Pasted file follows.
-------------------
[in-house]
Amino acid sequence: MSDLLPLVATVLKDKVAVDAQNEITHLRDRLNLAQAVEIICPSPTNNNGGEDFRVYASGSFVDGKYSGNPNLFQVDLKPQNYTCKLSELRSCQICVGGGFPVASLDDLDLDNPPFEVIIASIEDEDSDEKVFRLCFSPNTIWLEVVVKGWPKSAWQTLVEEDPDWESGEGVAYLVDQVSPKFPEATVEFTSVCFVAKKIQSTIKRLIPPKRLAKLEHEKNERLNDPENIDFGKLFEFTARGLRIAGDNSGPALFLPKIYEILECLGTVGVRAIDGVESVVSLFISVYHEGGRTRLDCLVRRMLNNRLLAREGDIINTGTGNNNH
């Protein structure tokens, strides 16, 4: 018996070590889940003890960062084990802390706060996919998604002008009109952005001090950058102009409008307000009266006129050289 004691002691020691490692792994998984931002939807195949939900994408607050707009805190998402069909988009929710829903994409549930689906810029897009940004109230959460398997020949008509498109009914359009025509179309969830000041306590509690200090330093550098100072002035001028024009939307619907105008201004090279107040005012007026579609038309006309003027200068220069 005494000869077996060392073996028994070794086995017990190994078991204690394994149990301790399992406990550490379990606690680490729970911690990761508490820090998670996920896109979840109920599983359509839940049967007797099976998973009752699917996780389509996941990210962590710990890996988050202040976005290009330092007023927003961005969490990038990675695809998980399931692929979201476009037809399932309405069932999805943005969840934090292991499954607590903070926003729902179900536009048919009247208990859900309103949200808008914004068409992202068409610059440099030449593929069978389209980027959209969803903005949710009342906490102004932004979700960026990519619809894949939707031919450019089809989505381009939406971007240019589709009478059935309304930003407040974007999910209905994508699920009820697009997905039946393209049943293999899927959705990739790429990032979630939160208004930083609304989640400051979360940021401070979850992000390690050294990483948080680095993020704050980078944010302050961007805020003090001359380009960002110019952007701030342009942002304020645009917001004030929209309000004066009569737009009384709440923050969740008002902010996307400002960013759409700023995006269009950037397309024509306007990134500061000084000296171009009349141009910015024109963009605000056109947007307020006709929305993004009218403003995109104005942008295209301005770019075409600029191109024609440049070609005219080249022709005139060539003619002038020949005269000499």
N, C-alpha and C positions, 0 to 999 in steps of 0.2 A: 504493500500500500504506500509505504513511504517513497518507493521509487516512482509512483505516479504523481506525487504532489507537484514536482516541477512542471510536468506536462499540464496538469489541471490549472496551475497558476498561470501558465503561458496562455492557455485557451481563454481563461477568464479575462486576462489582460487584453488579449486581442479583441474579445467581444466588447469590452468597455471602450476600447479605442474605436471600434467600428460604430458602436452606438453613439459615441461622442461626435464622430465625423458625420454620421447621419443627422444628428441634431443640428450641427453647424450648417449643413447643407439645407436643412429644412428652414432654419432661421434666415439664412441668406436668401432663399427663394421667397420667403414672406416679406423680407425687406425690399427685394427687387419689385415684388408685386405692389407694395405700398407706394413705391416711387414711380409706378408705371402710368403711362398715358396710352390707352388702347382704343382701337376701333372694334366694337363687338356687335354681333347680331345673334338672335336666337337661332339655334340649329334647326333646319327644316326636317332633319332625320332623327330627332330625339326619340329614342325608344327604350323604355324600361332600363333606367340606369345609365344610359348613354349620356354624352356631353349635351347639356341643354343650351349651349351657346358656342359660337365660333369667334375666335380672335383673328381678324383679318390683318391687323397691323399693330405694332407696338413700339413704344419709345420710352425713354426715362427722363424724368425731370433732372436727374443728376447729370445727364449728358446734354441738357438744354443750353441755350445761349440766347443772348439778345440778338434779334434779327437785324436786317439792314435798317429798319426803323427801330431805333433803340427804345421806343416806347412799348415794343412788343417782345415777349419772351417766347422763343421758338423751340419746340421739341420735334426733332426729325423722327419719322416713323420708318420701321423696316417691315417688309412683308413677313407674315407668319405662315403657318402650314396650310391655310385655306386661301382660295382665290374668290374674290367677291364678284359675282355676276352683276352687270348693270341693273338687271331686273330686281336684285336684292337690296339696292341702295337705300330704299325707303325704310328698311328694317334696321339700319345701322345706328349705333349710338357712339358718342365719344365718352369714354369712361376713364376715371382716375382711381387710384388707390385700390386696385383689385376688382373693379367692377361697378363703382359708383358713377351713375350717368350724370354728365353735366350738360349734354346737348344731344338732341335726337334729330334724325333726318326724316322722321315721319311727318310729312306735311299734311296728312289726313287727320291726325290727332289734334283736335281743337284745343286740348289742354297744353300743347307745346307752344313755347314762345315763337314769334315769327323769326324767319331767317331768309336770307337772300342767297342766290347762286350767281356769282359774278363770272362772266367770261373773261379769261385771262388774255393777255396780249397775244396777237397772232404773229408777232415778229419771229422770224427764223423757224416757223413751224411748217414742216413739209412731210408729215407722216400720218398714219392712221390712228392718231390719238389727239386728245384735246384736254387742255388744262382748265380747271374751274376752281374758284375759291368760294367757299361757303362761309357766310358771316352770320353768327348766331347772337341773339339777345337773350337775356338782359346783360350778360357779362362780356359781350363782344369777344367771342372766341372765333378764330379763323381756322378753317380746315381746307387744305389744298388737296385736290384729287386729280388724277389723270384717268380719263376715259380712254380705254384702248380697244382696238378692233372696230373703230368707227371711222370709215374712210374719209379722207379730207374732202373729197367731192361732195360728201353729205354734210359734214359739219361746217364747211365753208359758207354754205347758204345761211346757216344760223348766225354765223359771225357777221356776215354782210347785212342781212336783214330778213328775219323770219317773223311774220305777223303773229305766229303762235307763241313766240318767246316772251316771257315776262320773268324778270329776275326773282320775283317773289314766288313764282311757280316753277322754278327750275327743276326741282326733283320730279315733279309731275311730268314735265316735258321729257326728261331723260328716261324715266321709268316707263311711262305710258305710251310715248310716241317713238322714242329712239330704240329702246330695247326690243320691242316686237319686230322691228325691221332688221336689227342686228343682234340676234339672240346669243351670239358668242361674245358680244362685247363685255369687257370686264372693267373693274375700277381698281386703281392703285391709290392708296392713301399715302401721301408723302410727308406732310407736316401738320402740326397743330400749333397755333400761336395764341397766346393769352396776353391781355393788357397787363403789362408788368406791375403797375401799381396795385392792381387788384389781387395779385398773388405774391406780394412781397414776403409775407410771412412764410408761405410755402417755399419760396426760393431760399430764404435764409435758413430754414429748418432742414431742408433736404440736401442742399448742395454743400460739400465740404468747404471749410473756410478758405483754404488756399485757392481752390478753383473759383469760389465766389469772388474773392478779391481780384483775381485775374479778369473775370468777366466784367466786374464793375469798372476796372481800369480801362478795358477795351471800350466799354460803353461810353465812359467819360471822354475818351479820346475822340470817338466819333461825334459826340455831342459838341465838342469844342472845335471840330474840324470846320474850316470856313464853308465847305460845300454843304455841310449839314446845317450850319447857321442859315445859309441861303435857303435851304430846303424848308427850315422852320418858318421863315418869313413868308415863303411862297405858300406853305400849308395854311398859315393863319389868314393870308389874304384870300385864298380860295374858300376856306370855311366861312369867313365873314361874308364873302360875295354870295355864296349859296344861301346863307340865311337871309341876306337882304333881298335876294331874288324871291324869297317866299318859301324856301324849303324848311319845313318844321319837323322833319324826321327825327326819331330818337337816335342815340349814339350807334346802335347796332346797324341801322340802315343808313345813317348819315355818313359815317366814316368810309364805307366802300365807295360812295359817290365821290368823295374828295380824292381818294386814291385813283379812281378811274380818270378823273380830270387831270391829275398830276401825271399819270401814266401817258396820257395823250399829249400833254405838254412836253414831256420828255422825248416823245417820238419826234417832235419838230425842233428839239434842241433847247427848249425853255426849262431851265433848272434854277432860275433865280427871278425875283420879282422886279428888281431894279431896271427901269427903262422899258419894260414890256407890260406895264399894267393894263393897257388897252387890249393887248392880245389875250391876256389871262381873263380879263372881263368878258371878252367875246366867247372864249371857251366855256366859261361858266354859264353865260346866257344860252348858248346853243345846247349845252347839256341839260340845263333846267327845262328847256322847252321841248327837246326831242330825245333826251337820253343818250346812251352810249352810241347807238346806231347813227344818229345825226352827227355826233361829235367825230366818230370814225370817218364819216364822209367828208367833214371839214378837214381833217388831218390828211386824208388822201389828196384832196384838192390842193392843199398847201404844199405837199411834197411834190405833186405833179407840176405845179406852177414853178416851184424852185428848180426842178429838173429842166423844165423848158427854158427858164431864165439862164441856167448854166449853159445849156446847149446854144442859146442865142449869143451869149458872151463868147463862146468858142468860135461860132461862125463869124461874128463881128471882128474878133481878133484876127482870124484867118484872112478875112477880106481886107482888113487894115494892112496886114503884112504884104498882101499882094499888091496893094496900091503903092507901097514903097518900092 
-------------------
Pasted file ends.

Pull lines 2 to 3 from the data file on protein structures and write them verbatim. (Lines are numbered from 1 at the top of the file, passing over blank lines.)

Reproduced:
Amino acid sequence: MSDLLPLVATVLKDKVAVDAQNEITHLRDRLNLAQAVEIICPSPTNNNGGEDFRVYASGSFVDGKYSGNPNLFQVDLKPQNYTCKLSELRSCQICVGGGFPVASLDDLDLDNPPFEVIIASIEDEDSDEKVFRLCFSPNTIWLEVVVKGWPKSAWQTLVEEDPDWESGEGVAYLVDQVSPKFPEATVEFTSVCFVAKKIQSTIKRLIPPKRLAKLEHEKNERLNDPENIDFGKLFEFTARGLRIAGDNSGPALFLPKIYEILECLGTVGVRAIDGVESVVSLFISVYHEGGRTRLDCLVRRMLNNRLLAREGDIINTGTGNNNH
């Protein structure tokens, strides 16, 4: 018996070590889940003890960062084990802390706060996919998604002008009109952005001090950058102009409008307000009266006129050289 004691002691020691490692792994998984931002939807195949939900994408607050707009805190998402069909988009929710829903994409549930689906810029897009940004109230959460398997020949008509498109009914359009025509179309969830000041306590509690200090330093550098100072002035001028024009939307619907105008201004090279107040005012007026579609038309006309003027200068220069 005494000869077996060392073996028994070794086995017990190994078991204690394994149990301790399992406990550490379990606690680490729970911690990761508490820090998670996920896109979840109920599983359509839940049967007797099976998973009752699917996780389509996941990210962590710990890996988050202040976005290009330092007023927003961005969490990038990675695809998980399931692929979201476009037809399932309405069932999805943005969840934090292991499954607590903070926003729902179900536009048919009247208990859900309103949200808008914004068409992202068409610059440099030449593929069978389209980027959209969803903005949710009342906490102004932004979700960026990519619809894949939707031919450019089809989505381009939406971007240019589709009478059935309304930003407040974007999910209905994508699920009820697009997905039946393209049943293999899927959705990739790429990032979630939160208004930083609304989640400051979360940021401070979850992000390690050294990483948080680095993020704050980078944010302050961007805020003090001359380009960002110019952007701030342009942002304020645009917001004030929209309000004066009569737009009384709440923050969740008002902010996307400002960013759409700023995006269009950037397309024509306007990134500061000084000296171009009349141009910015024109963009605000056109947007307020006709929305993004009218403003995109104005942008295209301005770019075409600029191109024609440049070609005219080249022709005139060539003619002038020949005269000499």